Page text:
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Manago v. Williams

IN THE UNITED STATES DISTRICT COURT FOR THE EASTERN DISTRICT OF CALIFORNIA


January 27, 2010

STEWART MANAGO, PLAINTIFF,
v.
BRAD WILLIAMS, ET AL., DEFENDANT.

FINDINGS AND RECOMMENDATIONS

Plaintiff is a state prisoner proceeding pro se with an action under 42 U.S.C. § 1983. On January 15, 2010, the court ordered the California Department of Corrections and Rehabilitation (CDCR) to respond to the allegation contained in plaintiff's motion for a special hearing, that he had not been treated for injuries to his ribs that he allegedly suffered in an altercation with other prisoners and prison staff. The court noted in its order that plaintiff does not allege that any of the numerous defendants named in this action had anything to do with the treatment of his injuries. Still, the court found the allegation of untreated injuries sufficiently serious that it required a response from CDCR. The court thus construed the allegation as a request for immediate injunctive relief. See Order and Findings and Recommendations at 3 (Docket No. 55). Acting through counsel, CDCR promptly responded. See Docket No. 56.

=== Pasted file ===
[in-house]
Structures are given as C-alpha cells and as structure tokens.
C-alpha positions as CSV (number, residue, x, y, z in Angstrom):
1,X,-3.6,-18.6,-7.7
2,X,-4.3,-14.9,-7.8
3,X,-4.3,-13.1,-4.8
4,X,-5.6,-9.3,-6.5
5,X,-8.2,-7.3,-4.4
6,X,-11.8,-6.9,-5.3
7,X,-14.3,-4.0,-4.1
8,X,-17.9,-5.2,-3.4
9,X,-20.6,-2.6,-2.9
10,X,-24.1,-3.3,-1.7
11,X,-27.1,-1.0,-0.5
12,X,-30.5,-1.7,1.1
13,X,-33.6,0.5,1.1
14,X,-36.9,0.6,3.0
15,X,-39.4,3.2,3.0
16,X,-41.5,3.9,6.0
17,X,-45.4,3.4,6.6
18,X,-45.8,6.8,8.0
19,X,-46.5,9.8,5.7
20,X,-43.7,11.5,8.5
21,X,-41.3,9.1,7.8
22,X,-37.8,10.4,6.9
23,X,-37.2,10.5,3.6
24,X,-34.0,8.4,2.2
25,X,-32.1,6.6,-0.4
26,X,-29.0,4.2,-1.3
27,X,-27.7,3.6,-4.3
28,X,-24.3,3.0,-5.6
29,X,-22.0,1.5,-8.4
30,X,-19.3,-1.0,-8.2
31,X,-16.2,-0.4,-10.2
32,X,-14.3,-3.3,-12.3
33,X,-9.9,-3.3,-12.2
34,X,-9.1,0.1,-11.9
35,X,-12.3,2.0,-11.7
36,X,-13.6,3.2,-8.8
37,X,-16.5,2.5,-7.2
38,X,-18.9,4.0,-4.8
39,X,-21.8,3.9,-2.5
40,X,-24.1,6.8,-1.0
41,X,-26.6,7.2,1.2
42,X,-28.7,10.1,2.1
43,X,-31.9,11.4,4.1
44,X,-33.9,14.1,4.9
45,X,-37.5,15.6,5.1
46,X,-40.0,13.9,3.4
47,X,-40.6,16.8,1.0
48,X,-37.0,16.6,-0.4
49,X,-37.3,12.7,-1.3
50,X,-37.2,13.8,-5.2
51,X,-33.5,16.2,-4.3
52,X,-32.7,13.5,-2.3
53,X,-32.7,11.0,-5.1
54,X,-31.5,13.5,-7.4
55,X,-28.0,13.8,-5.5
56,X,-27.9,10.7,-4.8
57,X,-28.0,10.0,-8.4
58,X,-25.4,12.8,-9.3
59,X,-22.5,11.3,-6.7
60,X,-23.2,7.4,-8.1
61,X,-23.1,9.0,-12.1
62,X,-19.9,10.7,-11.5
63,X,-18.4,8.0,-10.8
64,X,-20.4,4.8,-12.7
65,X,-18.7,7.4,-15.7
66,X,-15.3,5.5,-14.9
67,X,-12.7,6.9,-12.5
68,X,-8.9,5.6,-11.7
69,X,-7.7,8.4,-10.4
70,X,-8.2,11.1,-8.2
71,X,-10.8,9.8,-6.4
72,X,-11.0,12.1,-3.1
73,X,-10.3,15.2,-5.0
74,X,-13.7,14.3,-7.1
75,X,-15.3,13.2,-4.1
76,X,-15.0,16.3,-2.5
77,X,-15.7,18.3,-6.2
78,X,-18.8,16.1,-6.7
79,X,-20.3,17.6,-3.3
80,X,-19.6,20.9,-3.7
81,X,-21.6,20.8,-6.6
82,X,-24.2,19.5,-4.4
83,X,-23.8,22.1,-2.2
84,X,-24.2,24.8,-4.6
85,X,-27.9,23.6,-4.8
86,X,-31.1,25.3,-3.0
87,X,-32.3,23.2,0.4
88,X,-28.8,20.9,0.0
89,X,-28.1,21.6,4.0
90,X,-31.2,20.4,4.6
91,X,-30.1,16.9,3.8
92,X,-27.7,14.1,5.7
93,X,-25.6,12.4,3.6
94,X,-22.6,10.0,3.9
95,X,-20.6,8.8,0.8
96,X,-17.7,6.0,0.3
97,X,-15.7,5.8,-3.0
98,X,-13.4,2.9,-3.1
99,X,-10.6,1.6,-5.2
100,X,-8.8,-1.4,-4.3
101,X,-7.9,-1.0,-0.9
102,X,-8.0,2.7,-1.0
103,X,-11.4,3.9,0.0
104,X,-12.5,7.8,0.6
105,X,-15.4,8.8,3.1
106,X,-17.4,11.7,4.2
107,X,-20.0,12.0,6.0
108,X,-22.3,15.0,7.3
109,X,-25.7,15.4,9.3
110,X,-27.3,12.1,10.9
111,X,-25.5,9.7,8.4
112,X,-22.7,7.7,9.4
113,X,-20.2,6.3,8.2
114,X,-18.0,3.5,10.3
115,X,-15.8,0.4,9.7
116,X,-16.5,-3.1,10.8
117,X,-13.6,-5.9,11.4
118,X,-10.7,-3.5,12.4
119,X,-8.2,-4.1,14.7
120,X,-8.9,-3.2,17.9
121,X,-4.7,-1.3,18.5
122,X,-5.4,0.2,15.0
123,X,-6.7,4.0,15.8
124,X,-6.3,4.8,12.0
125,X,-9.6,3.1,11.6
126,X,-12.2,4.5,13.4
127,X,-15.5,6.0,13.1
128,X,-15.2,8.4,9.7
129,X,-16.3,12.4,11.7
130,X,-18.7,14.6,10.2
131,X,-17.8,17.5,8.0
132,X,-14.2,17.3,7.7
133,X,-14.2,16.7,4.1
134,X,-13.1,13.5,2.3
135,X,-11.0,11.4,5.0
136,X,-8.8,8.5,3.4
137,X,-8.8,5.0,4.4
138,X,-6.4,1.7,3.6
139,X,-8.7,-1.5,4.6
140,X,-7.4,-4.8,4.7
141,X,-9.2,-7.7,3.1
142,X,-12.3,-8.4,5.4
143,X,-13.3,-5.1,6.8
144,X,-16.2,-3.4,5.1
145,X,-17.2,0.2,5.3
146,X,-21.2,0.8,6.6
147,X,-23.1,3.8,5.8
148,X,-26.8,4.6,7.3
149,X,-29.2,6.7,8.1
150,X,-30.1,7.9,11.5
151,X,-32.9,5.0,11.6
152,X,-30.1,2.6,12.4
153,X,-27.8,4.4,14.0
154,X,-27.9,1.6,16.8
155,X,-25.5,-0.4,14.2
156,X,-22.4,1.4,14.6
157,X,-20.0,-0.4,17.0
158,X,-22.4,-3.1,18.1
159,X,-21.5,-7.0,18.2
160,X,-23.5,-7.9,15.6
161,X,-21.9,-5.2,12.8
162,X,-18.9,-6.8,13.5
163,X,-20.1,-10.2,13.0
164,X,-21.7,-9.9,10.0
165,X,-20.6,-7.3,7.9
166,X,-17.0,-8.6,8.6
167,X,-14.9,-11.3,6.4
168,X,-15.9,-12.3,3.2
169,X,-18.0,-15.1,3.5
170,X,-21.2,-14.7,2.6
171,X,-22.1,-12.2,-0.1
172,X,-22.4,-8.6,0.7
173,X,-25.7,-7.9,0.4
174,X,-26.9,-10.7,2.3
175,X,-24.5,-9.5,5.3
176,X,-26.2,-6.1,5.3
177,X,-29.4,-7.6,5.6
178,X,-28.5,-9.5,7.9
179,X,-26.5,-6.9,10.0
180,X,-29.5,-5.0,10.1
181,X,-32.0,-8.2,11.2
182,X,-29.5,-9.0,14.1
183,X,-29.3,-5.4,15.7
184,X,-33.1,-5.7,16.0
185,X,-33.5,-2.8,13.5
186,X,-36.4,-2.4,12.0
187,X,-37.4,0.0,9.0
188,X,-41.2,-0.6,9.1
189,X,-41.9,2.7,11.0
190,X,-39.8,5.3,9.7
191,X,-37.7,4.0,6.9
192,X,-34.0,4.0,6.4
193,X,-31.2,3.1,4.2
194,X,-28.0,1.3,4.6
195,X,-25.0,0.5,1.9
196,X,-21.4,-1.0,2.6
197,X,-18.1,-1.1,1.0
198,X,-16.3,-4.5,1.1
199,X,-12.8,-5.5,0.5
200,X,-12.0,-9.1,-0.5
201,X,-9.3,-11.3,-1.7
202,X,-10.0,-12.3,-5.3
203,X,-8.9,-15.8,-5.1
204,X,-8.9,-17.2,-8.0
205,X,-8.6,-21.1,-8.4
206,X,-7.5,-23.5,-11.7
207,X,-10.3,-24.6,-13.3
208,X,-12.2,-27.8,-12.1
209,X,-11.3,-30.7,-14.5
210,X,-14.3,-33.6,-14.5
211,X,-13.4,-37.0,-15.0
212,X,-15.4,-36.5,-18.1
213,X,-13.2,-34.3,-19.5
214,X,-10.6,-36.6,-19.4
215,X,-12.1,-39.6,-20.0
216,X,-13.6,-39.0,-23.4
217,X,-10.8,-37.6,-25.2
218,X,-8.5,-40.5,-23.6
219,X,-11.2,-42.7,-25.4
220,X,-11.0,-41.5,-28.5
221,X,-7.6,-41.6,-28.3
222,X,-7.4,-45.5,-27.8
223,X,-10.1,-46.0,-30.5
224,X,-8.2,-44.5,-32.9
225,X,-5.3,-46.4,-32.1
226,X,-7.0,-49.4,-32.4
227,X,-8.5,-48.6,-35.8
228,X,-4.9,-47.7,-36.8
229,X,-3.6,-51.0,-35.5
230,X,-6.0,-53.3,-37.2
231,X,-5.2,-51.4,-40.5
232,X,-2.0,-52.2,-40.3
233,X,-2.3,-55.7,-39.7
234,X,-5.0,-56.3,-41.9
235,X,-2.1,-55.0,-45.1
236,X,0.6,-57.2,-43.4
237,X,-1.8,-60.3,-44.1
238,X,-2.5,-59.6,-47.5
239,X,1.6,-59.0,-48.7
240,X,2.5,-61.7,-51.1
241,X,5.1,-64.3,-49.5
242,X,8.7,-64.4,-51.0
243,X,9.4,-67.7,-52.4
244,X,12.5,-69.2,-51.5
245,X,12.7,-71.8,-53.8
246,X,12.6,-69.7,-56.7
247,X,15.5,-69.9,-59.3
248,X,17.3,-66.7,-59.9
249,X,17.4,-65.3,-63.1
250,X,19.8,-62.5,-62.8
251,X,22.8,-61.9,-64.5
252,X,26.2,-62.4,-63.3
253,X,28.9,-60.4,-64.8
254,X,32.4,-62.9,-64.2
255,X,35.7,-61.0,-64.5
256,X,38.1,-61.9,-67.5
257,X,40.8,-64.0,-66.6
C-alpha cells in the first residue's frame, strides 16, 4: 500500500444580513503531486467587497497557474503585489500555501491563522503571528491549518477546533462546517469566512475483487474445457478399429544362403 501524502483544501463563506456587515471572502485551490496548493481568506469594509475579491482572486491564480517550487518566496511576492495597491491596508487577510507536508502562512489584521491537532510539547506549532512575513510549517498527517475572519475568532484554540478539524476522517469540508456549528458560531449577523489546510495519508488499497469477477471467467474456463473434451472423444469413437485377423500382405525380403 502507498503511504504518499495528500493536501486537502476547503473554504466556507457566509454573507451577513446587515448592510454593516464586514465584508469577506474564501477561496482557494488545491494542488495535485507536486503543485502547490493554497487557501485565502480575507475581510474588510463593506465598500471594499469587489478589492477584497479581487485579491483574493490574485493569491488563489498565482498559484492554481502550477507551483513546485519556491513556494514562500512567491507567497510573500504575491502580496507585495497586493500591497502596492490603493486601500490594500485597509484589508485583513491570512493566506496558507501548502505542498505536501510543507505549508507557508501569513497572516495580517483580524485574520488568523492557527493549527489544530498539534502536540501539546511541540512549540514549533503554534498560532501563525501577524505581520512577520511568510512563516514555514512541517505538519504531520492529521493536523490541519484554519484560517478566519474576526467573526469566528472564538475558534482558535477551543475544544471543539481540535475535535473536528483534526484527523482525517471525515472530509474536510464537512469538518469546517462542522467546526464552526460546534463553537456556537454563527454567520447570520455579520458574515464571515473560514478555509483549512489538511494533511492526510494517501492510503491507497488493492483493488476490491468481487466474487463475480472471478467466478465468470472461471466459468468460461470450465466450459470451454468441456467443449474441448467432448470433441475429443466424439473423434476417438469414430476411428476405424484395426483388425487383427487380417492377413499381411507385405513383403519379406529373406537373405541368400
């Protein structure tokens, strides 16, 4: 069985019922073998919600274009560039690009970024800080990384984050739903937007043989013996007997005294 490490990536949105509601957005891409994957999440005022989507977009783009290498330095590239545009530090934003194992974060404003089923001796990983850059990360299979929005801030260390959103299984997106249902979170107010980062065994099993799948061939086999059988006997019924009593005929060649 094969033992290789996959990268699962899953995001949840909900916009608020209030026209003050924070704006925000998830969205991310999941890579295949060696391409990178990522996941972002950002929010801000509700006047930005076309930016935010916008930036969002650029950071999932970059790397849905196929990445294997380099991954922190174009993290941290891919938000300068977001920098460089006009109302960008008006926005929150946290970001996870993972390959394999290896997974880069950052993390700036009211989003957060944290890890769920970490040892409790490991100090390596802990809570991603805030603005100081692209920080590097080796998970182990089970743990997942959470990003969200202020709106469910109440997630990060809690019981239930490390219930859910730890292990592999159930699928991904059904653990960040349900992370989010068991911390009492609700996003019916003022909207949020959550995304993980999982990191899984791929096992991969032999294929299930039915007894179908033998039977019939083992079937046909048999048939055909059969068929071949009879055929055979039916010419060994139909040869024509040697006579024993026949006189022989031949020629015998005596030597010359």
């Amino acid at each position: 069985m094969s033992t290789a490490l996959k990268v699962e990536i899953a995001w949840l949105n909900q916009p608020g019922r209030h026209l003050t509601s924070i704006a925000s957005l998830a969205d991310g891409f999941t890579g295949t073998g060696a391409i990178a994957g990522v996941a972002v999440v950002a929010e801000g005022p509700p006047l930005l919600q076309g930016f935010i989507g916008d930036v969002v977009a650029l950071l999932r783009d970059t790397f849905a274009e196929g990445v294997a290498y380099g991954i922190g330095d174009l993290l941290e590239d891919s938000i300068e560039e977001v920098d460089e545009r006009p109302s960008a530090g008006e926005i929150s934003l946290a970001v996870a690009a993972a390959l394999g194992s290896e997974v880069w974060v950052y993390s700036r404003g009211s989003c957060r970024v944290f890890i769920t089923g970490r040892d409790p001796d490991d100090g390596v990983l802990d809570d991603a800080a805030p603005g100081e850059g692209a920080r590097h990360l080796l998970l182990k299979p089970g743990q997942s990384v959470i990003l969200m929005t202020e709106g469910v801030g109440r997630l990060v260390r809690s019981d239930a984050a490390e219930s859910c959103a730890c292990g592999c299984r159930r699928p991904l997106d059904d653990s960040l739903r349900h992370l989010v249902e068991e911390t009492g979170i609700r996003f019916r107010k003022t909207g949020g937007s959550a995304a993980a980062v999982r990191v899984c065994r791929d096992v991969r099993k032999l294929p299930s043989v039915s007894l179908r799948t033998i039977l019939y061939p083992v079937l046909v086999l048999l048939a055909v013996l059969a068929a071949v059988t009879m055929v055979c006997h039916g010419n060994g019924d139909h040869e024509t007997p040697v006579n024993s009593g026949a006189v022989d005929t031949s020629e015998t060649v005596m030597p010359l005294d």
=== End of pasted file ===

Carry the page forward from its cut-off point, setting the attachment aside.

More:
Injunctive relief in this case would, if the court found it necessary, be granted in the form of a temporary restraining order. The purpose in issuing a temporary restraining order often is to preserve the status quo pending a fuller hearing. However, when a party seeks a mandatory injunction that "goes well beyond simply maintaining the status quo," the party must show that the facts and the law clearly favor his position. Stanley v. University of Southern California, 13 F.3d 1313, 1320 (9th Cir. 1994). The plaintiff here seeks the latter, by asking for an affirmative order from the court requiring a change in the medical treatment given him by prison officials at California Correctional Institution (CCI), where he is currently housed.

The cases contain limited discussion of the standards for issuing a temporary restraining order due to the fact that very few such orders can be appealed prior to the hearing on a preliminary injunction. It is apparent however, that requests for temporary restraining orders which are ex parte and without notice are governed by the same general standards that govern the issuance of a preliminary injunction. See New Motor Vehicle Bd. v. Orrin W. Fox Co., 434 U.S. 1345, 1347 n.2 (1977) (Rehnquist, J.); Los Angeles Unified Sch. Dist. v. United States Dist. Court, 650 F.2d 1004, 1008 (9th Cir. 1981) (Ferguson, J. dissenting); Century Time Ltd. v. Interchron Ltd., 729 F. Supp. 366, 368 (S.D.N.Y. 1990). In many cases the emphasis of the court is directed to irreparable harm and the balance of hardships because the merits of a controversy are often difficult to ascertain and adjudicate on short notice.